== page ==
Mike Oldfield – Hergest Ridge (1974)
No, I haven’t even begun to scratch the surface of Mike Oldfield’s discography. I am assured by polite company that it is enormous. Hergest Ridge, while not as commercially successful or as well known as the guy’s debut (Tubular Bells), still tells an interesting commercial story – it reached #1 on the British OCC album charts before being knocked off a mere three weeks later by … you guessed it, Tubular Bells. Progressive rock used to be big money; now, the music industry is shriveled and dying even as the quantity of available music increases at an ever growing rate. But let’s not dwell on such things for the moment.
Hergest Ridge is a compilation of two lengthy instrumental pieces that presumably are inspired by the scenery of the Anglo-Welsh borderlands where it was conceived and recorded. You can imagine how such sparsely settled countryside (… by European standards; compare to the USA if you need a laugh) would make for generally soft and approachable music, although there are a few sections that break this rule, including the famous “thunderstorm” in the second part that was my formal introduction to this album. One of Mike Oldfield’s famous gimmicks is that he imitates some structural aspects of orchestral music by recording lots of instrumental parts and overdubbing them to make dense walls of sound; he also uses a lot of studio wizardry to make instruments sound like other instruments. The sheer amount of effort here means that any attempts to transfer Hergest Ridge to other arrangements would dramatically alter its sound, even if maybe not so much its structure.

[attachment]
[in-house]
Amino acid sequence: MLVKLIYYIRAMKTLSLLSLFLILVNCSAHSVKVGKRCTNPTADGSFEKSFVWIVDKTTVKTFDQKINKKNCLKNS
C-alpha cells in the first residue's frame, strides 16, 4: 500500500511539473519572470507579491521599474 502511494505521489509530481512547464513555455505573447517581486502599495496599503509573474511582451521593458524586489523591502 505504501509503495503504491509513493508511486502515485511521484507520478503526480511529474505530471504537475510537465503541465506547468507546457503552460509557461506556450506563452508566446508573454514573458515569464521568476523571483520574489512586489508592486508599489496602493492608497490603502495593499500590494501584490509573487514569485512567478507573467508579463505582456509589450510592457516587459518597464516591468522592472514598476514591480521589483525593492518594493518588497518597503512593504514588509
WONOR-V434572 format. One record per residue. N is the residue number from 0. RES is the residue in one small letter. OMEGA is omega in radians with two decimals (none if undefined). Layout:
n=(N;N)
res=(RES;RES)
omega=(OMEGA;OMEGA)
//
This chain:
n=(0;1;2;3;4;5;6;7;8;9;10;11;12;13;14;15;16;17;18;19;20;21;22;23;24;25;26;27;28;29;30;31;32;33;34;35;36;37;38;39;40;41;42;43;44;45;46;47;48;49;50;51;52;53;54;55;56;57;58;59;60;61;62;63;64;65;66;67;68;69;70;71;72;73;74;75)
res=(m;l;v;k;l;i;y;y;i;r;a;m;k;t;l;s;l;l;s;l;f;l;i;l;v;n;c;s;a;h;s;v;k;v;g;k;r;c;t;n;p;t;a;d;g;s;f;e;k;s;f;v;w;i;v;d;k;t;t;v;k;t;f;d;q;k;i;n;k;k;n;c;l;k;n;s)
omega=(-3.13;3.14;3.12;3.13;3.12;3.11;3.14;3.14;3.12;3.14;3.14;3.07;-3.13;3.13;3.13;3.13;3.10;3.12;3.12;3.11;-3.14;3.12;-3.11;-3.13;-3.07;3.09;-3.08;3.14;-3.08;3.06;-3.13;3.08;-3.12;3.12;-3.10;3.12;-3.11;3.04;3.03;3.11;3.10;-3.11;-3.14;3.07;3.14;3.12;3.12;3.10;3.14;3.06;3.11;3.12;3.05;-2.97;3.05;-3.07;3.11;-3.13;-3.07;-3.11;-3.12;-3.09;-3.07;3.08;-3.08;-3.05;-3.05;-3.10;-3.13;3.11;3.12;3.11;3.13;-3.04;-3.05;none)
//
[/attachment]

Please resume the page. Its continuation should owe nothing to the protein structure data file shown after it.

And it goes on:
Since I haven’t listened to the rest of Oldfield’s discography, I can’t say to what extent the upcoming songwriting tropes hold elsewhere, but one thing I’ve found particularly notable is that this album seems to strike a balance between the extended ‘narrative’ songwriting a lot of other progressive rock albums engage in and a more ambient approach. The number of discrete song sections on display (which are a good sign of the former) is easier to pick up on, at least initially. The order that Oldfield organizes each part of his songs, as well as the transitions between them, though, emphasize mood and texture over dynamics. If you’re not paying attention, Hergest Ridge seems to repeat itself a great deal, but there’s enough subtle microvariation here to keep that from literally being the case. I should also note that the second part, while not dramatically different and even sharing many of the same musical themes and motifs, is more active and formally structured than the second.
Most likely, Oldfield’s greatest strength on this album is the aforementioned ‘ambient’/’progressive’ fusion. It’s not entirely unheard of, and a lot of bands on one side of the fence stuck their toes through to the other just to feel out what it was like, but it’s still pulled off well here. It doesn’t always align with my tastes, but it does make for an interesting spin on the era’s formulas.
Highlights… aren’t exactly helpful on an album with only two tracks, but do pay close attention to the aforementioned “thunderstorm” after 8:30 in Part II.